Yes: Horses suffer from allergies, too. The good news is you can help your horse cope!
Horses can react to allergens just like other pets can. For example, Histamines in pollen, foods, and insect bites can cause an allergic reaction triggering a response from your horse's immune system. Horses can be susceptible and tend to require more diligent care, but there are a few things you can do to help your horse out if they are suffering from allergies.
Most Common Horse Allergies
Equine allergies can happen for a number of reasons, much like human allergies. Most often, their bodies are reacting to a specific allergen, which then triggers their allergy symptoms. There are many common allergens that can cause reactions in horses. Common allergy symptoms can range from respiratory problems to hives or bumps on the horse's skin If your horse is having a severe allergic reaction, they can have breathing difficulties or a drop in blood pressure due to anaphylaxis. Here is a look at some typical horse allergies.
Food allergy is not a common occurrence in horses, but it can happen. A horse's diet is pretty typical with grains and grasses. Sometimes, an equine's diet can cause skin allergies like hives or atopic dermatitis. Usually, these allergies come from additives or processed feeds.
Recurrent airway obstruction is a respiratory allergy that can cause heaves in horses and an abundance of nasal discharge. Horses with RAO can also show exercise intolerance. Quite often, the horse is allergic to its environment, or something nearby the horse's enclosure may be causing the immune response.
Pollen, mold, and dust are common horse owner allergies, but they can affect your horse, too. These allergens can affect your horse's respiratory system and cause labored breathing, a runny nose, headshaking, and watery eyes. If your horse already has a hypersensitivity to allergens in food or from insect bites, they have a higher chance of having a reaction to airborne allergens. Heaves can also be caused by pollen, though it most often surfaces in older horses; the condition is caused when the horse's lungs react to allergens causing the cells to become inflamed, which then causes an increase in mucus secretions. The inflamed areas of the lungs can trap bacteria increasing the potential for pneumonia and other respiratory infections.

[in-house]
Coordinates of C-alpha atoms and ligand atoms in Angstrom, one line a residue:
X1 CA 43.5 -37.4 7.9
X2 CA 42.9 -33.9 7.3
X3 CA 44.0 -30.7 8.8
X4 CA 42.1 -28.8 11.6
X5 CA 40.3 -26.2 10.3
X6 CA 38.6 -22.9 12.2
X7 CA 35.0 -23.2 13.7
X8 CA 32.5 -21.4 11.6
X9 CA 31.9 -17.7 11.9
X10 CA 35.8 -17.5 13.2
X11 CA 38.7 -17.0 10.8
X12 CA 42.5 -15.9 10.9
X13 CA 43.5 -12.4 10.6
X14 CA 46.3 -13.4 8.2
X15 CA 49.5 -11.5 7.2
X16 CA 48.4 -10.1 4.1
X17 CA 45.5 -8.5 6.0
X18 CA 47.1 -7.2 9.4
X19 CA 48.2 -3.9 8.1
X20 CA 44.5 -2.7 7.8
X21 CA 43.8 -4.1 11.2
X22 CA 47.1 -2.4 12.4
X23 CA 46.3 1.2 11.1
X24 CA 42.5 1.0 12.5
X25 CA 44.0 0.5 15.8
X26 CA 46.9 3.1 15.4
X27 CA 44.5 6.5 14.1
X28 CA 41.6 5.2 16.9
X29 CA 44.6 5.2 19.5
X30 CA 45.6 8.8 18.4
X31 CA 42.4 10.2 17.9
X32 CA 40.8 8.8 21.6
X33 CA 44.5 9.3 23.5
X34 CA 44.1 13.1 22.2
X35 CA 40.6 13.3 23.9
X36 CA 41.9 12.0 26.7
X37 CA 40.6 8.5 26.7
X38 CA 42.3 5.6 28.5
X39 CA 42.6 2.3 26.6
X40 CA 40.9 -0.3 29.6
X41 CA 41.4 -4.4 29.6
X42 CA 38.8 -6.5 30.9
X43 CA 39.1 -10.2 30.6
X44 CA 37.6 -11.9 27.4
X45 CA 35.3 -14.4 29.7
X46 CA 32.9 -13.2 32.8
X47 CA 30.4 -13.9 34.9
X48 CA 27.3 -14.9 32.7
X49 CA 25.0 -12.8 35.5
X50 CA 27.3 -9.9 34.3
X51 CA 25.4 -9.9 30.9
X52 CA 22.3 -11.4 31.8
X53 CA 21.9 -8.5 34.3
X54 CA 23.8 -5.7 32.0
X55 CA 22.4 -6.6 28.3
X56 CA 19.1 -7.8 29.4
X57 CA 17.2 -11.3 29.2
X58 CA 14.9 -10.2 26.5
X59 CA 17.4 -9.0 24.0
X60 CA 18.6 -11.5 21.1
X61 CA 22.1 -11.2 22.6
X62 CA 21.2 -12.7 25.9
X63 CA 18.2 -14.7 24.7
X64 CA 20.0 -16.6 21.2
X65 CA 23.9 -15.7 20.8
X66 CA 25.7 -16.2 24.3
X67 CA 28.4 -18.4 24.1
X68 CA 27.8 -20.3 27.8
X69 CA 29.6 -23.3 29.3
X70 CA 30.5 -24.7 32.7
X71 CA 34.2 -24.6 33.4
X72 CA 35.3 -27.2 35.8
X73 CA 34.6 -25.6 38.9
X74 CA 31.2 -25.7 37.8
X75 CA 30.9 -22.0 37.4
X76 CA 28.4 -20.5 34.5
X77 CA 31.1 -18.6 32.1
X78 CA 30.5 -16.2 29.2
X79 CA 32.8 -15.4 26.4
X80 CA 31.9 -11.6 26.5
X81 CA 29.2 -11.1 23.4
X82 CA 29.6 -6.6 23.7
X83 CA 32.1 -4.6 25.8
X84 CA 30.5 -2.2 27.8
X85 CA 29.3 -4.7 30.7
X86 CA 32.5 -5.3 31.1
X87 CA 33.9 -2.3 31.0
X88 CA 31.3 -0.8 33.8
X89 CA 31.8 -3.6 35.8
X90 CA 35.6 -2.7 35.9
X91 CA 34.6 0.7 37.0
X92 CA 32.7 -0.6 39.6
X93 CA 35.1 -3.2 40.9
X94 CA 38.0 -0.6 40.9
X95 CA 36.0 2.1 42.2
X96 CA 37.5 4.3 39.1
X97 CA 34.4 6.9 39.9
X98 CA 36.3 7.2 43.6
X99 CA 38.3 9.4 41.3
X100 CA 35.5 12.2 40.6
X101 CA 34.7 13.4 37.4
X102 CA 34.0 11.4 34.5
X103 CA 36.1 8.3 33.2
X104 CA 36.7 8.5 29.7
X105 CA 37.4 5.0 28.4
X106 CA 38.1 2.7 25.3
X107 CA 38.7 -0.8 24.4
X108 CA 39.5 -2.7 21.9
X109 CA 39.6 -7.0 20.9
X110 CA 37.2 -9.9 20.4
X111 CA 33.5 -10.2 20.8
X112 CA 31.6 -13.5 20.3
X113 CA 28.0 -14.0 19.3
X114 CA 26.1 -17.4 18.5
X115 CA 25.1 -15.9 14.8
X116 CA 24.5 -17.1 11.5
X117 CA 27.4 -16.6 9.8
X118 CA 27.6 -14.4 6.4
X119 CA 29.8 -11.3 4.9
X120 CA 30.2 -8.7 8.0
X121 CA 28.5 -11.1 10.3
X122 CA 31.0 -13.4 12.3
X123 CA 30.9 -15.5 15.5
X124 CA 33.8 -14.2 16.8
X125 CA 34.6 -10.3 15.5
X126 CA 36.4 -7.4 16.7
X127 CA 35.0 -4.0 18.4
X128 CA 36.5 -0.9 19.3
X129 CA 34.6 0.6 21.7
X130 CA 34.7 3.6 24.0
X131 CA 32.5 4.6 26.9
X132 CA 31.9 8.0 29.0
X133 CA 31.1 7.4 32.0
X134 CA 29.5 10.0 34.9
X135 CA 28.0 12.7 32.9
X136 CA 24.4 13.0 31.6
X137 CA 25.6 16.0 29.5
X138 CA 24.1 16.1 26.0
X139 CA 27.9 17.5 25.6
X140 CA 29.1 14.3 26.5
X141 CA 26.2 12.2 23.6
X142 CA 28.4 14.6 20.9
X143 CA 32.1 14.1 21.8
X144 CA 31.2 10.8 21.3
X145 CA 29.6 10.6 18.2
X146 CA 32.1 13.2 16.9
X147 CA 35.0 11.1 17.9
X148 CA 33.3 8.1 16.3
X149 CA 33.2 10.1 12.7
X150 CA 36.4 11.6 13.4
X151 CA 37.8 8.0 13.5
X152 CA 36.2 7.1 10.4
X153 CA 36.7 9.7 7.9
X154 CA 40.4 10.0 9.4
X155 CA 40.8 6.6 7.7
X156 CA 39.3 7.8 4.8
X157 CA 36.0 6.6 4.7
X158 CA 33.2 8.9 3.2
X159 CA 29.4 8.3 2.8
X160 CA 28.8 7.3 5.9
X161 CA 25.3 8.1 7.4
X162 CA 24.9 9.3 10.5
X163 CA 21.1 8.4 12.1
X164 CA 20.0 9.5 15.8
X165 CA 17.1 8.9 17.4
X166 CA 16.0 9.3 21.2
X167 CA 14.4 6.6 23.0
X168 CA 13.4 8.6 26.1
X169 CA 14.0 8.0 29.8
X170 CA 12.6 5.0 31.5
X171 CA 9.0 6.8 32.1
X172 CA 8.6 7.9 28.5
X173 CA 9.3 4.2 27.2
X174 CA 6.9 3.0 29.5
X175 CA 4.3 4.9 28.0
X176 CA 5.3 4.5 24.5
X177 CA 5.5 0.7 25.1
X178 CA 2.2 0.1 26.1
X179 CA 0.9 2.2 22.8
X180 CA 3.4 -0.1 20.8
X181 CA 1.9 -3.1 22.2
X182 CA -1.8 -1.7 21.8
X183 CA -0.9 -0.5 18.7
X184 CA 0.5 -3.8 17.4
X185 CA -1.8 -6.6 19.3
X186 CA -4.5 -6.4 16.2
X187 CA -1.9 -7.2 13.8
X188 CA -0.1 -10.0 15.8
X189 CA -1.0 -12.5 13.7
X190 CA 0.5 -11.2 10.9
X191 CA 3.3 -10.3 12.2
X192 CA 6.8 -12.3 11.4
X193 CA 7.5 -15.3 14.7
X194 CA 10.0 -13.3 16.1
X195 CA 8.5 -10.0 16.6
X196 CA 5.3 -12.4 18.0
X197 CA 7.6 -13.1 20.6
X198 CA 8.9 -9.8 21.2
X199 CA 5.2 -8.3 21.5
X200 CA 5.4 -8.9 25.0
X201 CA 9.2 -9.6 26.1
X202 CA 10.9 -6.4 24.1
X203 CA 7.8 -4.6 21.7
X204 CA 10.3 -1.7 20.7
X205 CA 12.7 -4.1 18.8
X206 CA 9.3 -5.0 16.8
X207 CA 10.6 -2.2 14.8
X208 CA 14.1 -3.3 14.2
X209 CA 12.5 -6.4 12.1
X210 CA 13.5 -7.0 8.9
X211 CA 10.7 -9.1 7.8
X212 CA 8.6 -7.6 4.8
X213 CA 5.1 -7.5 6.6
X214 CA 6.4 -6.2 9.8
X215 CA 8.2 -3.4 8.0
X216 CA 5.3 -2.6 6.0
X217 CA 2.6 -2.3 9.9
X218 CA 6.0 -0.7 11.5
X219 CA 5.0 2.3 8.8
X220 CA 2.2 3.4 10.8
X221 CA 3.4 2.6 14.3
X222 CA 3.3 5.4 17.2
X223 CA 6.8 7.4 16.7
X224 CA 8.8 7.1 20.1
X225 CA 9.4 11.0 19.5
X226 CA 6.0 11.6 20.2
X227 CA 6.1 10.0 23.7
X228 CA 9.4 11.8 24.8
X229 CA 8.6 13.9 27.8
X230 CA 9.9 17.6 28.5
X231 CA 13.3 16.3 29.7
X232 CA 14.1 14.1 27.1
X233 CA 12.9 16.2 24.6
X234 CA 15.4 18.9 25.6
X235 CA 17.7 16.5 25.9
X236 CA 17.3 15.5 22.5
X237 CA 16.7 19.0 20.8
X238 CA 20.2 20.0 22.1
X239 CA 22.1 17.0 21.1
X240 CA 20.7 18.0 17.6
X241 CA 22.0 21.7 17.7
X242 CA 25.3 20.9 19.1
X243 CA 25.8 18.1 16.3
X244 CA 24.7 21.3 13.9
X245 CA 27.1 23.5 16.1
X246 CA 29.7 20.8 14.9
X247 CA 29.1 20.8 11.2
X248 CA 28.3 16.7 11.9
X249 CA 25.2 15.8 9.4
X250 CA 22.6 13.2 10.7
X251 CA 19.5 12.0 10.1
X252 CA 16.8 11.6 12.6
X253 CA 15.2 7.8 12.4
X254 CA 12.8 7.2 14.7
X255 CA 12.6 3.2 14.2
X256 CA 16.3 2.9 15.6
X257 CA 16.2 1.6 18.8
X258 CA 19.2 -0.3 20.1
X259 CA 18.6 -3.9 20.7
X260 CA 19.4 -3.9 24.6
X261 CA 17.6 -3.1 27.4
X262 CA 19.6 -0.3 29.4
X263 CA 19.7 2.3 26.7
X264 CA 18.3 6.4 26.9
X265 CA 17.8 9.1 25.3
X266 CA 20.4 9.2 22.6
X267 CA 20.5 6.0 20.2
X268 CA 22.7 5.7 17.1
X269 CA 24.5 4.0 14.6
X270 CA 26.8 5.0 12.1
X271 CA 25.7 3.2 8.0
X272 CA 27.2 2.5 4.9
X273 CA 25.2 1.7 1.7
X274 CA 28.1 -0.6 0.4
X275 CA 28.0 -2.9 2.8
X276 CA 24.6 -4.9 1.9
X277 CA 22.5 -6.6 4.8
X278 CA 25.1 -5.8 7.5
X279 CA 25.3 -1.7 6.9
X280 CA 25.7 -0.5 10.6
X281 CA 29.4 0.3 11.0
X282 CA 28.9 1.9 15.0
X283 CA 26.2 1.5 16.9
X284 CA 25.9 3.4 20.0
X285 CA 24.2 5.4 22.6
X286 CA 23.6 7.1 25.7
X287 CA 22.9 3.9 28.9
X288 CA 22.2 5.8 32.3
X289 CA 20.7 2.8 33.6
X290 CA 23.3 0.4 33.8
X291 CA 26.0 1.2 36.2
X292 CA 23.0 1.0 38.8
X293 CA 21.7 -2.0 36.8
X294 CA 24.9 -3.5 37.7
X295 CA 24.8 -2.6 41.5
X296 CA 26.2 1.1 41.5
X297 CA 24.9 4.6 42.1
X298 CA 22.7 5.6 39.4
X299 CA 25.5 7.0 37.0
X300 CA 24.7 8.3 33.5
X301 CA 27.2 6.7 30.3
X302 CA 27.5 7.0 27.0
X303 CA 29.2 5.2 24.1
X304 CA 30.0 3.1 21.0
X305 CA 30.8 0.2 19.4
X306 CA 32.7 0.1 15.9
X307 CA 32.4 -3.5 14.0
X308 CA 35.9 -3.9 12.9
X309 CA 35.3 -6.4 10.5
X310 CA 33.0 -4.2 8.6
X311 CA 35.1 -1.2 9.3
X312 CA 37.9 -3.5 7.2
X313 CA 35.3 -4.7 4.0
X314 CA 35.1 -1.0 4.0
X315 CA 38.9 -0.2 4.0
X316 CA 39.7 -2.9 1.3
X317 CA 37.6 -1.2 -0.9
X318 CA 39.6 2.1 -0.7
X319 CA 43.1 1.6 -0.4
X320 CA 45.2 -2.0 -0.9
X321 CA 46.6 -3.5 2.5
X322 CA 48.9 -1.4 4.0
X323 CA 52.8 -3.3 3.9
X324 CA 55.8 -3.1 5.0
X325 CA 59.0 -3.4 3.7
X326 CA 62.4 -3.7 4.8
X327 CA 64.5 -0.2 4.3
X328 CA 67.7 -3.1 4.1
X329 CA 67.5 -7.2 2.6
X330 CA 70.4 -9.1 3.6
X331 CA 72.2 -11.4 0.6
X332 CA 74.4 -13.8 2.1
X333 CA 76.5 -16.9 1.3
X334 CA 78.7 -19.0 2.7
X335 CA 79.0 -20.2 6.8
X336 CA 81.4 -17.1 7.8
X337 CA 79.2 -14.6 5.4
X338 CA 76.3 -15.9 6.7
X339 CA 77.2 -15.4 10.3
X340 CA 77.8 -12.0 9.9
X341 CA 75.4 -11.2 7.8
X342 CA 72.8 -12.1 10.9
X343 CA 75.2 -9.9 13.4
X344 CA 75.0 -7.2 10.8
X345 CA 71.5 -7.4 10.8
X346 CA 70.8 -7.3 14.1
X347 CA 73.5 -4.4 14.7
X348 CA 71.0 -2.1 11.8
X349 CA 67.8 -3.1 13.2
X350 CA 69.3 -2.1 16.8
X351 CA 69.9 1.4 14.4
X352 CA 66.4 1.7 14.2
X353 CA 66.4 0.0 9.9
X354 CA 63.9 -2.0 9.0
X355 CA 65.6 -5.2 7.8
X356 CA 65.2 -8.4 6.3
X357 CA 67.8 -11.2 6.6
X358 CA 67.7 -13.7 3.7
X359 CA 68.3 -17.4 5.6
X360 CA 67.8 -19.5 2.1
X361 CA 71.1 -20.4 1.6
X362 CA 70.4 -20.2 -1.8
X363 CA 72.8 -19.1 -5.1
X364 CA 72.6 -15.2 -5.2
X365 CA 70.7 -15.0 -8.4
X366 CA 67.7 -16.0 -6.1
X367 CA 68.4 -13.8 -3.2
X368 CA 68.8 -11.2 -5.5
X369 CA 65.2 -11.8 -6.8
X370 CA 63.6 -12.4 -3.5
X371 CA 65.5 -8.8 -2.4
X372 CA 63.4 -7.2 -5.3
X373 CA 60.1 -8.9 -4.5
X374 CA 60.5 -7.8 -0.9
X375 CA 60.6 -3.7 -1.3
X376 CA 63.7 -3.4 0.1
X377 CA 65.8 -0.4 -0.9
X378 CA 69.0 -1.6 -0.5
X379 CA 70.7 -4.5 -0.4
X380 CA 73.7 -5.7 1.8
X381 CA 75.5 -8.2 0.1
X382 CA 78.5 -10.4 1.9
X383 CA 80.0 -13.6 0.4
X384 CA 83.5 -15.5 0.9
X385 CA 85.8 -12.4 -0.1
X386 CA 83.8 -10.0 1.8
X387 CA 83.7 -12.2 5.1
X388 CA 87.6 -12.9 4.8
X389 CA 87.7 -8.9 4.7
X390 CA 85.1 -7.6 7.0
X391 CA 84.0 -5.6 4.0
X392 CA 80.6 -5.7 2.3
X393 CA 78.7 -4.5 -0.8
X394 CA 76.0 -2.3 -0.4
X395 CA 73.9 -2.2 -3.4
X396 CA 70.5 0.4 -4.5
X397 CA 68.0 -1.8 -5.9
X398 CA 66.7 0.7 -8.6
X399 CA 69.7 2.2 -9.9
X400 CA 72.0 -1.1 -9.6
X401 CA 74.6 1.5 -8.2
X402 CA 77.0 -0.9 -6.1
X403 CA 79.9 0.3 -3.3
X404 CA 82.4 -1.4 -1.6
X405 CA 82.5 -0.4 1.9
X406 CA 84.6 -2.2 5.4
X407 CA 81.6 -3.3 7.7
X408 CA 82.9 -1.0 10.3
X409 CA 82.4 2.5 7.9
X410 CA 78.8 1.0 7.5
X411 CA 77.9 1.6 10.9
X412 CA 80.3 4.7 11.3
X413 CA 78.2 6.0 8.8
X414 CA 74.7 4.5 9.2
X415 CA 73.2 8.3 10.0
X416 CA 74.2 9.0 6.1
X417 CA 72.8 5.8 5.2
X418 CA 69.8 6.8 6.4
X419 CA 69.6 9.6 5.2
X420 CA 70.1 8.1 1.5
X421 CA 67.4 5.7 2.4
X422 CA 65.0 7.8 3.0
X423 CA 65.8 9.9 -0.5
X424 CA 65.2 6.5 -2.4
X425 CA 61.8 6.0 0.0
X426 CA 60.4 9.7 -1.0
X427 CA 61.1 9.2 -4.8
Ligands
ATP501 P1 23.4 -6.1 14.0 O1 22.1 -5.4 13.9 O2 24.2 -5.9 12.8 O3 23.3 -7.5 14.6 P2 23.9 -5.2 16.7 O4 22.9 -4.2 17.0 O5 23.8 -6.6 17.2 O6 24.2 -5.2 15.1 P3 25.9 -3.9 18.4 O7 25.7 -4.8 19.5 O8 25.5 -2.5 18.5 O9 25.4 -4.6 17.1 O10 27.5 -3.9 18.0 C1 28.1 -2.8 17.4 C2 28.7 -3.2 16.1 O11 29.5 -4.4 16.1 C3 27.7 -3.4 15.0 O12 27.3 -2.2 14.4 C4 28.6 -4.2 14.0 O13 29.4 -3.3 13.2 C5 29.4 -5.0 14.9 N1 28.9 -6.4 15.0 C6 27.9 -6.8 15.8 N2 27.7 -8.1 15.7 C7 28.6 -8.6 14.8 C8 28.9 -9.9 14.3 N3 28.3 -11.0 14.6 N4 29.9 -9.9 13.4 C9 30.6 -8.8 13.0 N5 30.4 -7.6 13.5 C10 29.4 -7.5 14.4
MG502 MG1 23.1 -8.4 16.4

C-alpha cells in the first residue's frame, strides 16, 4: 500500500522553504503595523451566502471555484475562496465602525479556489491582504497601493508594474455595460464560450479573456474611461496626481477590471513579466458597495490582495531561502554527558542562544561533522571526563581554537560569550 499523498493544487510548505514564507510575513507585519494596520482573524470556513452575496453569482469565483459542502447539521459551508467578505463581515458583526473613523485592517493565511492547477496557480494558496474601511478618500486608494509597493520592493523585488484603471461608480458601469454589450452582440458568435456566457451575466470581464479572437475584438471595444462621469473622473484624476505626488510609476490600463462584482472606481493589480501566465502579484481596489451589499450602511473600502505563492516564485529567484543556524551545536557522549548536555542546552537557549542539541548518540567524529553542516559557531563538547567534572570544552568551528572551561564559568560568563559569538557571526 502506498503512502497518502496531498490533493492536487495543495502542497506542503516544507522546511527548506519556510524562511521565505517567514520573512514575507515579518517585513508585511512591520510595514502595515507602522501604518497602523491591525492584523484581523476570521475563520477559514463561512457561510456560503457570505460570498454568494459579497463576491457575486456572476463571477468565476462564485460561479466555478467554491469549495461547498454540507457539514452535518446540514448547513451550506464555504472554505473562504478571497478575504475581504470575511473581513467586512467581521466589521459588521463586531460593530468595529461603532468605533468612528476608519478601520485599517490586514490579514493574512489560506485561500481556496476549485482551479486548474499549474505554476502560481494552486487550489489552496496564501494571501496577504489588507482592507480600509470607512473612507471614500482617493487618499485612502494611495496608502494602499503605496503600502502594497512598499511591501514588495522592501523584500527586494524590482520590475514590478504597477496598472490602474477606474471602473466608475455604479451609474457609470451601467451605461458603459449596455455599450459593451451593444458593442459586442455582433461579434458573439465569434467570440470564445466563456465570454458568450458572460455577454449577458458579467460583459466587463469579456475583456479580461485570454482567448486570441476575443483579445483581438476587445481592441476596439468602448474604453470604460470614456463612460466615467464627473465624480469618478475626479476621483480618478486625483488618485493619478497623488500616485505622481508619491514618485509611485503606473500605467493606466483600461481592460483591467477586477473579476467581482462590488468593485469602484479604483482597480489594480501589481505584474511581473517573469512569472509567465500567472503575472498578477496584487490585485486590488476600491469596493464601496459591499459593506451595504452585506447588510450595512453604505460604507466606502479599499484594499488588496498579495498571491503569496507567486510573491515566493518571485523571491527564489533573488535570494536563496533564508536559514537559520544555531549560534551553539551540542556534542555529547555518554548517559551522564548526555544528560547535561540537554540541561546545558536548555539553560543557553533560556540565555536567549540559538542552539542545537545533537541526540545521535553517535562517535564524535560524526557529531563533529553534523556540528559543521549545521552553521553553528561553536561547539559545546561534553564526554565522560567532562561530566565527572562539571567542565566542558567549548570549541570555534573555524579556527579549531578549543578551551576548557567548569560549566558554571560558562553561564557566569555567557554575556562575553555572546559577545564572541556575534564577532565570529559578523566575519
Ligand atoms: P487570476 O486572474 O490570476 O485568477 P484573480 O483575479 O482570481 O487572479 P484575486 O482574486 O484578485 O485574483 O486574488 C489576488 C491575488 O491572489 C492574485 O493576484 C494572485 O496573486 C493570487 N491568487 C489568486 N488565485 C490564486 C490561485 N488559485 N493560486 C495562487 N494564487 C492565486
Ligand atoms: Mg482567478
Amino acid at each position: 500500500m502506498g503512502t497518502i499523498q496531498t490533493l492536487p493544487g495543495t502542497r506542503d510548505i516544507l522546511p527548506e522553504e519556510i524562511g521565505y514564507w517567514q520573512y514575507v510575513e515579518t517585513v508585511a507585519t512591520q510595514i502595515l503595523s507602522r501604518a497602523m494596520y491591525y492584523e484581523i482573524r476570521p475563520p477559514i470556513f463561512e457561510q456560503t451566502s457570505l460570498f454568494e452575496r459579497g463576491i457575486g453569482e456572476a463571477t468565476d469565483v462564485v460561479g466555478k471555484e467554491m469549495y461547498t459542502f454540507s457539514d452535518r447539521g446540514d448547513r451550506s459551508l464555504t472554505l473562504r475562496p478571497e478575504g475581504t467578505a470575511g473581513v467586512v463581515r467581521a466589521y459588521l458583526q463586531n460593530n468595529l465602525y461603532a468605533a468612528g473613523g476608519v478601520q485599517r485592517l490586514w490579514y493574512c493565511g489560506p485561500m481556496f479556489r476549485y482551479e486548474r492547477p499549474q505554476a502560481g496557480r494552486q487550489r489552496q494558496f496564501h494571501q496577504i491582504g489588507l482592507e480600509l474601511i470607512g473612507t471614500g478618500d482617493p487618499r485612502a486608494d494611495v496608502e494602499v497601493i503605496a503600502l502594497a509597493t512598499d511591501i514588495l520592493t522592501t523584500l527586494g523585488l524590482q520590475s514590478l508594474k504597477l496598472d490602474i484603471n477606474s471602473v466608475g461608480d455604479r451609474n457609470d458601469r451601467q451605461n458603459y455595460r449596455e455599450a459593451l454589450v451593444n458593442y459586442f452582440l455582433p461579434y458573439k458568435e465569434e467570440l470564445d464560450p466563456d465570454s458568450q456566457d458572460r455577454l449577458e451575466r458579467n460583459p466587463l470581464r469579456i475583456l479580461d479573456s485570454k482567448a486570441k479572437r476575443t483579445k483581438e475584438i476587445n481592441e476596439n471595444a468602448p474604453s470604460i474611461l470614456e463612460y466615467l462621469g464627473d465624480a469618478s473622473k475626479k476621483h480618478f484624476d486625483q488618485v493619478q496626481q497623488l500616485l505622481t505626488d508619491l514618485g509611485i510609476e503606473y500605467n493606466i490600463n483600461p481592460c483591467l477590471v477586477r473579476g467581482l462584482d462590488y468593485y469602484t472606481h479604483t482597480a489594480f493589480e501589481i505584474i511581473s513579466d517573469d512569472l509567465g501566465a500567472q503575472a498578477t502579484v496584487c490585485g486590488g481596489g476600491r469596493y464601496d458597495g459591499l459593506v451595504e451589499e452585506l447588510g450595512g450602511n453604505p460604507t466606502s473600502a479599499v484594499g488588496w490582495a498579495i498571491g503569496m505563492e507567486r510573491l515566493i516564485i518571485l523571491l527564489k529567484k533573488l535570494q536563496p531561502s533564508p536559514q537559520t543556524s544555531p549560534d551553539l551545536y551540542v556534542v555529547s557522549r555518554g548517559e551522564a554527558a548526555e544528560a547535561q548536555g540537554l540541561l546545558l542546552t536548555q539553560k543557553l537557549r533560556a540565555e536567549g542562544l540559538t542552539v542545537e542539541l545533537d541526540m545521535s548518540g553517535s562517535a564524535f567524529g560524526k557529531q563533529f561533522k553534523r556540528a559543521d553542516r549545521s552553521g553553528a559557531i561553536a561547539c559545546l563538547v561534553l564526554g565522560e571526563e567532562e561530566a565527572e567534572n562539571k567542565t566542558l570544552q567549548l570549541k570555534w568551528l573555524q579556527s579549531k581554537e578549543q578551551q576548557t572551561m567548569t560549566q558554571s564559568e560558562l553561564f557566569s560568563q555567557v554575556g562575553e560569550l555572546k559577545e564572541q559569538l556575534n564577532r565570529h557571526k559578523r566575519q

Sweet itch or Summer eczema, as it is commonly known, is caused by a horse's allergic reaction to a Culicoides midges bite. The skin reactions from the bites can cause rashes to appear on their necks bellies and docks. The bites tend to ooze and crust over, especially if the horse begins to scratch and itch (pruritus). If the allergic horse begins to bite and rub their skin, the allergic response can turn into a bacterial infection. Re-occurring hives or urticaria can also cause hair loss in the affected areas.
How To Treat Horse Allergies
A healthy #horse tends to be less tasty and appealing to insects. Your first line of defence is to keep your horse?s insides working properly. If not, he can give off odours that attract insects, similar to how decay alert and attract bugs and flies.#equestrian pic.twitter.com/z6tm0xwBCr
— Elite Equine UK (@EliteEquineUK1) July 19, 2021
If a horse is having an allergic reaction, it is important that they are diagnosed and treated quickly before it turns into a much larger issue. Your vet can administer allergy testing to see exactly what is going on with your horse. A veterinary dermatologist can give a physical exam to see all the clinical signs and give your horse an intradermal exam to see what exactly is causing their bumps and rashes.
You can use fly spray or fly sheets to mitigate the fly population around your corral or barn. If your horse has already been bitten, you can apply topical ointments to reduce swelling and itching. Corticosteroids can assist with soothing the affected areas. For other horses, antihistamines may help with reducing the itch.
If your horse has insect and pollen allergies, your DVM may want to administer allergy shots. The shots, also known as immunotherapy, help the horse build up a resistance to the antibodies created by the allergen.
If your horse suffers from seasonal allergies, you can try giving them omega-3 fatty acids. Some horse owners also give their equine friends a dose of Benadryl to help with managing their seasonal symptoms.
How do you manage your horse's allergies? Tell us over on our Wide Open Pets Facebook page!
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